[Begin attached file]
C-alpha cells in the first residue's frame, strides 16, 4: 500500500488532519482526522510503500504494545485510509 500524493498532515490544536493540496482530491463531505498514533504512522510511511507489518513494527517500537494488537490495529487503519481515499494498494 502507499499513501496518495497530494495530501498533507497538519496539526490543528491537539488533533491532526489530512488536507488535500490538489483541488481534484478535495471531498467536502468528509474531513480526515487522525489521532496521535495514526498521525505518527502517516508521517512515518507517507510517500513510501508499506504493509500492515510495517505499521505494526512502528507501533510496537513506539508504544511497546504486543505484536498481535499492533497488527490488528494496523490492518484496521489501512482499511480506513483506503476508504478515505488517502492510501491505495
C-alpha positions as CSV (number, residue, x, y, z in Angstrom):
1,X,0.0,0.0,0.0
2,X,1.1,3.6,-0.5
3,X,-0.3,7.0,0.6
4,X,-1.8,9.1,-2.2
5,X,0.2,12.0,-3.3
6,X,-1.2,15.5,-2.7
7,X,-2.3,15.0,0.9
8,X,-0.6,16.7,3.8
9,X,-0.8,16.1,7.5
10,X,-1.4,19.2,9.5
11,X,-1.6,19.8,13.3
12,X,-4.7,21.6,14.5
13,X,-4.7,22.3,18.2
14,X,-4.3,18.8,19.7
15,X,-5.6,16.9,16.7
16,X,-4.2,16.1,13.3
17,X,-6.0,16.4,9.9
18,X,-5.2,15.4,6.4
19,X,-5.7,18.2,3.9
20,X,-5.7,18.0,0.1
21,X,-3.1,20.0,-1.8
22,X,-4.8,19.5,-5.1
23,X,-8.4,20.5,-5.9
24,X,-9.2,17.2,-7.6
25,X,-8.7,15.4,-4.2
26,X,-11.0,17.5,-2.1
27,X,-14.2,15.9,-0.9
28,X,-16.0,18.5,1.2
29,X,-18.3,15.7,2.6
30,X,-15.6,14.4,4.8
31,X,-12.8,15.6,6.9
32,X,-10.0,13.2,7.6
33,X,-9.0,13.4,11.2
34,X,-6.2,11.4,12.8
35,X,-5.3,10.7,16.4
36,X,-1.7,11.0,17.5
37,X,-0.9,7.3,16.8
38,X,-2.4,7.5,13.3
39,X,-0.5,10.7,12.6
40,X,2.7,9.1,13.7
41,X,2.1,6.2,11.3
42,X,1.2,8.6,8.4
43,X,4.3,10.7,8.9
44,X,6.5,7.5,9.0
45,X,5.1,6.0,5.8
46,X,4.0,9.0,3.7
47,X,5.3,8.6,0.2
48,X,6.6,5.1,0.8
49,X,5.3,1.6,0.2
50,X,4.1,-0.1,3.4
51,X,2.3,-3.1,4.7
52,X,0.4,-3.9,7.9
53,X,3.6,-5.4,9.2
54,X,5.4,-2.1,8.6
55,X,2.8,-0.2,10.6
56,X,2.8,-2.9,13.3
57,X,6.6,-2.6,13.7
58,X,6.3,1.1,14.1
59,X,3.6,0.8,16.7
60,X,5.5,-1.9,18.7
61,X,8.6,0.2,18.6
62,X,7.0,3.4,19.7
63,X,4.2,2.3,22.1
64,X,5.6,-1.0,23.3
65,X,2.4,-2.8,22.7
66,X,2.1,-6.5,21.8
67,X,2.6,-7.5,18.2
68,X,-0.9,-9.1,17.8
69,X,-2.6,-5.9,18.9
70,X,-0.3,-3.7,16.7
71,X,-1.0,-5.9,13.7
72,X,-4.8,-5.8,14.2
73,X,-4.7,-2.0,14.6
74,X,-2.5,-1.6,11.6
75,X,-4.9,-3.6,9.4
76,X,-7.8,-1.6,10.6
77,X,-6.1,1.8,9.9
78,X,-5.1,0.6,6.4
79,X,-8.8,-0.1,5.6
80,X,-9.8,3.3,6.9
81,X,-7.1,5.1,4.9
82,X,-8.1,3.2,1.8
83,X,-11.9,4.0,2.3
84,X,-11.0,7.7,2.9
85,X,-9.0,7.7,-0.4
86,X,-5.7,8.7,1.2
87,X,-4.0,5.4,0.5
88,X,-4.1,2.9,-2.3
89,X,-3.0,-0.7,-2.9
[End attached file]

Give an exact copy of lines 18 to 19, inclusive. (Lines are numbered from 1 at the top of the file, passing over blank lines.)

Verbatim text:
16,X,-4.2,16.1,13.3
17,X,-6.0,16.4,9.9